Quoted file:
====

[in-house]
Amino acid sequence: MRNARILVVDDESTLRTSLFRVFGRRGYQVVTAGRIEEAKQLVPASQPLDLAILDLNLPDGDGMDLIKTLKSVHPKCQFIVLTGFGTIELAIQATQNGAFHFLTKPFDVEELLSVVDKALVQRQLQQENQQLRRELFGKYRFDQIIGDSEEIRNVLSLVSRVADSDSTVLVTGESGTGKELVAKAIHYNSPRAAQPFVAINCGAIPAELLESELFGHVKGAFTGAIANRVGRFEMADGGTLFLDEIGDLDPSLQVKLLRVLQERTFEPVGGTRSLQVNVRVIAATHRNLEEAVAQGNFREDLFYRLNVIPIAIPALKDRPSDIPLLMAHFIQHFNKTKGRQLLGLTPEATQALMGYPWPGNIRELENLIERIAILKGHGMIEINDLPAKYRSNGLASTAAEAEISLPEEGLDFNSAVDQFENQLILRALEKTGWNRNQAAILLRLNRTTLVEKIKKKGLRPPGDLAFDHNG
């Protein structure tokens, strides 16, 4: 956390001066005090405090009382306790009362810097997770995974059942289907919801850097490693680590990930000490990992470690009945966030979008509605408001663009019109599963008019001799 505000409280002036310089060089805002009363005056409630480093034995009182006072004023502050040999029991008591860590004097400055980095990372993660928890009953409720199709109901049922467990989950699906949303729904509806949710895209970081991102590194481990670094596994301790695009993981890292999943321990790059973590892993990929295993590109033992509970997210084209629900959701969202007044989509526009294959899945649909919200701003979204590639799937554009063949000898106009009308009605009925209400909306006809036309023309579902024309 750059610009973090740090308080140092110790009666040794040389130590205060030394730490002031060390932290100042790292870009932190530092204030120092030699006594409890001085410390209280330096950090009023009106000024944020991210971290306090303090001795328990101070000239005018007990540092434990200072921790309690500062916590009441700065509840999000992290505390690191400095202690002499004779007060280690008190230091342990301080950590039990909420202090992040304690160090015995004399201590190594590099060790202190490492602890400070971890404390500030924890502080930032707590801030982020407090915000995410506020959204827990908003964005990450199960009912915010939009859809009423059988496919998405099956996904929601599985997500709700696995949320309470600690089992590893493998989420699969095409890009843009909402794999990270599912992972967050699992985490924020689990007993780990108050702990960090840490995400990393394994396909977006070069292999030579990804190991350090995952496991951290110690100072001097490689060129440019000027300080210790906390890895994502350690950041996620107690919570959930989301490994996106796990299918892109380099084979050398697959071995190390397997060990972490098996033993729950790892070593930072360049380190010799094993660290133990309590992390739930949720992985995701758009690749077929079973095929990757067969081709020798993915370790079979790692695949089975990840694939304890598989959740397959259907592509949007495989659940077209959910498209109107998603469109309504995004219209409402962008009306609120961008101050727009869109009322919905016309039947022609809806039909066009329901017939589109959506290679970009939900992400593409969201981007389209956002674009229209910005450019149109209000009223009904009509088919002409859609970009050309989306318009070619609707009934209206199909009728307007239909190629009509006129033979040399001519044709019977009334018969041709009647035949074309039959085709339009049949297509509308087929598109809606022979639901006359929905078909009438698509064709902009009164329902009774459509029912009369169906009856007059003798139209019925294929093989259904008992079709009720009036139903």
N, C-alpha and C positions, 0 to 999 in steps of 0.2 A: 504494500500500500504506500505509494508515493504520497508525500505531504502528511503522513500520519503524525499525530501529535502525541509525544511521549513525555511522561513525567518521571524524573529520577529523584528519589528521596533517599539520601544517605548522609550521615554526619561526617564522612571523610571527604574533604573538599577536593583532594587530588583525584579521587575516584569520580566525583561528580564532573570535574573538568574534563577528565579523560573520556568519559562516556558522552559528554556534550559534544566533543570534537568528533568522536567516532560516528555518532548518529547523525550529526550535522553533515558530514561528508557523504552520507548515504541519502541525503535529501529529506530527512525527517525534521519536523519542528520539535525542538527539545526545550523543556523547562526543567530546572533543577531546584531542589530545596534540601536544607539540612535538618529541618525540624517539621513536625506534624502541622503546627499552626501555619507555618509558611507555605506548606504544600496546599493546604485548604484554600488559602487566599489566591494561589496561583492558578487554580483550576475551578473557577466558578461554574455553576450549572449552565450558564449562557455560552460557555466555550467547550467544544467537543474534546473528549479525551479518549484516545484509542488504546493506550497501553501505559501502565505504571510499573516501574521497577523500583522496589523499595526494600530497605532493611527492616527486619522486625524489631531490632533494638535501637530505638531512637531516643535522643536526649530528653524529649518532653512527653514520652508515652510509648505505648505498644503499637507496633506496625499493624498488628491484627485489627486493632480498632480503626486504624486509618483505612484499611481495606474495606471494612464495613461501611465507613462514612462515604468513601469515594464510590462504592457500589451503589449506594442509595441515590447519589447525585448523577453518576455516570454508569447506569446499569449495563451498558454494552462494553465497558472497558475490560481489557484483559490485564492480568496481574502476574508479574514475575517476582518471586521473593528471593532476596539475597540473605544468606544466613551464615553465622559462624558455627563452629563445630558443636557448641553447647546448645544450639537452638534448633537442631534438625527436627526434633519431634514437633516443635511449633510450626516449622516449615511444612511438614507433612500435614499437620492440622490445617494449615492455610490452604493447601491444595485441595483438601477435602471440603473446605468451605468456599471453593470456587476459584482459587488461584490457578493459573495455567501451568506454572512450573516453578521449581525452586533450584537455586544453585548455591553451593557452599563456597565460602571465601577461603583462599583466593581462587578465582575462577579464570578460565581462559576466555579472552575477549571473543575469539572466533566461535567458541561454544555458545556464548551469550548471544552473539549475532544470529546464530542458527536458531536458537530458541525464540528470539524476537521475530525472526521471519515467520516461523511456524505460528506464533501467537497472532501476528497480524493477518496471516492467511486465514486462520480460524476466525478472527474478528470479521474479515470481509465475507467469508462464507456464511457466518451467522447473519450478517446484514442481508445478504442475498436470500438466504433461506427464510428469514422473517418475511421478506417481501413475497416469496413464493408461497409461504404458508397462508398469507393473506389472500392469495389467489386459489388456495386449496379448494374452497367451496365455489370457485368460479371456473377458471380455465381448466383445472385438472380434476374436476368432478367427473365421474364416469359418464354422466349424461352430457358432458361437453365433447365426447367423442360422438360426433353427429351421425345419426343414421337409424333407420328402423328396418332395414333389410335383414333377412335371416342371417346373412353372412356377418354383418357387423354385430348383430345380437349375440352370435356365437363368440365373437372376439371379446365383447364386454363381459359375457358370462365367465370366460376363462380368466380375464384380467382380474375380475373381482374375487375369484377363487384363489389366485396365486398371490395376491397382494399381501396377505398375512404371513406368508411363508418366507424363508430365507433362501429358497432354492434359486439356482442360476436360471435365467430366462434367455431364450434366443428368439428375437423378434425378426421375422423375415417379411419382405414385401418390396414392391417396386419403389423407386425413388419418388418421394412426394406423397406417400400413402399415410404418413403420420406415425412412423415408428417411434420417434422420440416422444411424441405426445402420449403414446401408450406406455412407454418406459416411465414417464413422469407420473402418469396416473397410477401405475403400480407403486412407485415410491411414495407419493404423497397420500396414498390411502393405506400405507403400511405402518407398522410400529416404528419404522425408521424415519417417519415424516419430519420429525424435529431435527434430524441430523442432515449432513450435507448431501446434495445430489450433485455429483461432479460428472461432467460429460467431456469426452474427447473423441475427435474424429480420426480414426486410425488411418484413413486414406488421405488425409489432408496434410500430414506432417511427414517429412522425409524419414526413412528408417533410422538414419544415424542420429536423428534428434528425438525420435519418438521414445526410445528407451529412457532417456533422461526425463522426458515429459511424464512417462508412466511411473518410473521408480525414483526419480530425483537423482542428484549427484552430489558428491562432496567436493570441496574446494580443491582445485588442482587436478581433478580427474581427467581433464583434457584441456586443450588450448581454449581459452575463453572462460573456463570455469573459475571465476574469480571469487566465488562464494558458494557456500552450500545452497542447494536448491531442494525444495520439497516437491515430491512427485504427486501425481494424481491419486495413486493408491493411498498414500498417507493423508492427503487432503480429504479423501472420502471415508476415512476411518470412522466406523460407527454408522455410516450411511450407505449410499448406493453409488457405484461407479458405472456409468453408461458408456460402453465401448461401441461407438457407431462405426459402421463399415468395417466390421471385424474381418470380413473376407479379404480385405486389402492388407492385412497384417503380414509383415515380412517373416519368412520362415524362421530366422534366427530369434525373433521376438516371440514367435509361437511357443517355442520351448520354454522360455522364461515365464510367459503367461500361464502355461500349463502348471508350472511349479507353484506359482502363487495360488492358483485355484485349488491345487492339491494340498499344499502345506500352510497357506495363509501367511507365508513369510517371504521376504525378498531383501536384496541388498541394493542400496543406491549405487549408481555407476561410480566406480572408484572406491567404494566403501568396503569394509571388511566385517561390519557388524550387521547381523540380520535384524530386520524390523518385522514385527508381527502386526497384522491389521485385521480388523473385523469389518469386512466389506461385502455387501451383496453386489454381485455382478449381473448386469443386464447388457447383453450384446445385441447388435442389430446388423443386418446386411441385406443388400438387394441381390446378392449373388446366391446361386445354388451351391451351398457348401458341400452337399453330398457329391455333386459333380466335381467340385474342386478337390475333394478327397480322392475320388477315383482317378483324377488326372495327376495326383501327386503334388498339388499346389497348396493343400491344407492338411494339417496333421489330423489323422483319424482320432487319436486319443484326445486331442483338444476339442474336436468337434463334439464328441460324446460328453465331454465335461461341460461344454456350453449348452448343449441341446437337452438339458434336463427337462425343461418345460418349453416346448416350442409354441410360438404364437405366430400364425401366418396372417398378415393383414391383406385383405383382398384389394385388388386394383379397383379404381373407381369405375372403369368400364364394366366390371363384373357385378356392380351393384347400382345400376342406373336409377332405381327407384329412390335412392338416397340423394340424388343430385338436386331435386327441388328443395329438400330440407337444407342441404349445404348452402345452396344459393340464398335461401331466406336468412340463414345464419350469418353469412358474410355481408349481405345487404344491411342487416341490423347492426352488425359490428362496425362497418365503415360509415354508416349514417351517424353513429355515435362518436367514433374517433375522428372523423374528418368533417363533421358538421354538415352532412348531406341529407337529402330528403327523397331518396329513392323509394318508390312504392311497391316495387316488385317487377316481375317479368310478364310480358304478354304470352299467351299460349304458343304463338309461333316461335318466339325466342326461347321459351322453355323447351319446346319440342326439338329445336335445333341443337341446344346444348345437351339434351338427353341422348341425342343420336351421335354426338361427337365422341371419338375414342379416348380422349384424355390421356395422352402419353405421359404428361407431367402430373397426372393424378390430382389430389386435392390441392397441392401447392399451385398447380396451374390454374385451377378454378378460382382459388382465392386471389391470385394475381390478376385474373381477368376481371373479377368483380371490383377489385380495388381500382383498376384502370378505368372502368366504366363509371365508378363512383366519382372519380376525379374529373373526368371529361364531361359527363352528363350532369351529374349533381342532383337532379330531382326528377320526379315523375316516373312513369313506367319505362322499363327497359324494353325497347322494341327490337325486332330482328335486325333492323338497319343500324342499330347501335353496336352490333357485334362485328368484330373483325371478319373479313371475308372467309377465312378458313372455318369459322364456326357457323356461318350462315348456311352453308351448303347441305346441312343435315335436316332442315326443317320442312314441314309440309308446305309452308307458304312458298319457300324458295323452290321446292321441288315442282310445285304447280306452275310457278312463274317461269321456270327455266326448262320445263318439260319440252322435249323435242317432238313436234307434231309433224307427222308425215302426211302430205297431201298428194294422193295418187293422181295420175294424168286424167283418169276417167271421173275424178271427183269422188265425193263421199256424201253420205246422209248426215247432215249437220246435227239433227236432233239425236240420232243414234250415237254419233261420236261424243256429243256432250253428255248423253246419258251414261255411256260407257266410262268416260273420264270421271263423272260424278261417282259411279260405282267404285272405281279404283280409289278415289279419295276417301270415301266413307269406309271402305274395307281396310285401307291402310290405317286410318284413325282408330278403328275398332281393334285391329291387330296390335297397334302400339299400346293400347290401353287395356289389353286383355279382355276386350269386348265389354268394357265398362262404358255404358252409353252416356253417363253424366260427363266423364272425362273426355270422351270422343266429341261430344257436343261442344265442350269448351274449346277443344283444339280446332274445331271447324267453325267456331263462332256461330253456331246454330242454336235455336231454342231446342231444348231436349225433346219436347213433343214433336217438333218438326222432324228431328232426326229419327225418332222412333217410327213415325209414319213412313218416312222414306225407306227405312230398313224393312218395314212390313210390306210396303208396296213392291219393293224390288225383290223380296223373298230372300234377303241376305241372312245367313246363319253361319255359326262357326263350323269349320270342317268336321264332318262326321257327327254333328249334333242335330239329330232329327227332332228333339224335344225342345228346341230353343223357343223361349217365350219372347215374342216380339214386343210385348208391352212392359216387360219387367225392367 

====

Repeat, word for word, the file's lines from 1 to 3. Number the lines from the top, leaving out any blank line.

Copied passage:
[in-house]
Amino acid sequence: MRNARILVVDDESTLRTSLFRVFGRRGYQVVTAGRIEEAKQLVPASQPLDLAILDLNLPDGDGMDLIKTLKSVHPKCQFIVLTGFGTIELAIQATQNGAFHFLTKPFDVEELLSVVDKALVQRQLQQENQQLRRELFGKYRFDQIIGDSEEIRNVLSLVSRVADSDSTVLVTGESGTGKELVAKAIHYNSPRAAQPFVAINCGAIPAELLESELFGHVKGAFTGAIANRVGRFEMADGGTLFLDEIGDLDPSLQVKLLRVLQERTFEPVGGTRSLQVNVRVIAATHRNLEEAVAQGNFREDLFYRLNVIPIAIPALKDRPSDIPLLMAHFIQHFNKTKGRQLLGLTPEATQALMGYPWPGNIRELENLIERIAILKGHGMIEINDLPAKYRSNGLASTAAEAEISLPEEGLDFNSAVDQFENQLILRALEKTGWNRNQAAILLRLNRTTLVEKIKKKGLRPPGDLAFDHNG
């Protein structure tokens, strides 16, 4: 956390001066005090405090009382306790009362810097997770995974059942289907919801850097490693680590990930000490990992470690009945966030979008509605408001663009019109599963008019001799 505000409280002036310089060089805002009363005056409630480093034995009182006072004023502050040999029991008591860590004097400055980095990372993660928890009953409720199709109901049922467990989950699906949303729904509806949710895209970081991102590194481990670094596994301790695009993981890292999943321990790059973590892993990929295993590109033992509970997210084209629900959701969202007044989509526009294959899945649909919200701003979204590639799937554009063949000898106009009308009605009925209400909306006809036309023309579902024309 750059610009973090740090308080140092110790009666040794040389130590205060030394730490002031060390932290100042790292870009932190530092204030120092030699006594409890001085410390209280330096950090009023009106000024944020991210971290306090303090001795328990101070000239005018007990540092434990200072921790309690500062916590009441700065509840999000992290505390690191400095202690002499004779007060280690008190230091342990301080950590039990909420202090992040304690160090015995004399201590190594590099060790202190490492602890400070971890404390500030924890502080930032707590801030982020407090915000995410506020959204827990908003964005990450199960009912915010939009859809009423059988496919998405099956996904929601599985997500709700696995949320309470600690089992590893493998989420699969095409890009843009909402794999990270599912992972967050699992985490924020689990007993780990108050702990960090840490995400990393394994396909977006070069292999030579990804190991350090995952496991951290110690100072001097490689060129440019000027300080210790906390890895994502350690950041996620107690919570959930989301490994996106796990299918892109380099084979050398697959071995190390397997060990972490098996033993729950790892070593930072360049380190010799094993660290133990309590992390739930949720992985995701758009690749077929079973095929990757067969081709020798993915370790079979790692695949089975990840694939304890598989959740397959259907592509949007495989659940077209959910498209109107998603469109309504995004219209409402962008009306609120961008101050727009869109009322919905016309039947022609809806039909066009329901017939589109959506290679970009939900992400593409969201981007389209956002674009229209910005450019149109209000009223009904009509088919002409859609970009050309989306318009070619609707009934209206199909009728307007239909190629009509006129033979040399001519044709019977009334018969041709009647035949074309039959085709339009049949297509509308087929598109809606022979639901006359929905078909009438698509064709902009009164329902009774459509029912009369169906009856007059003798139209019925294929093989259904008992079709009720009036139903």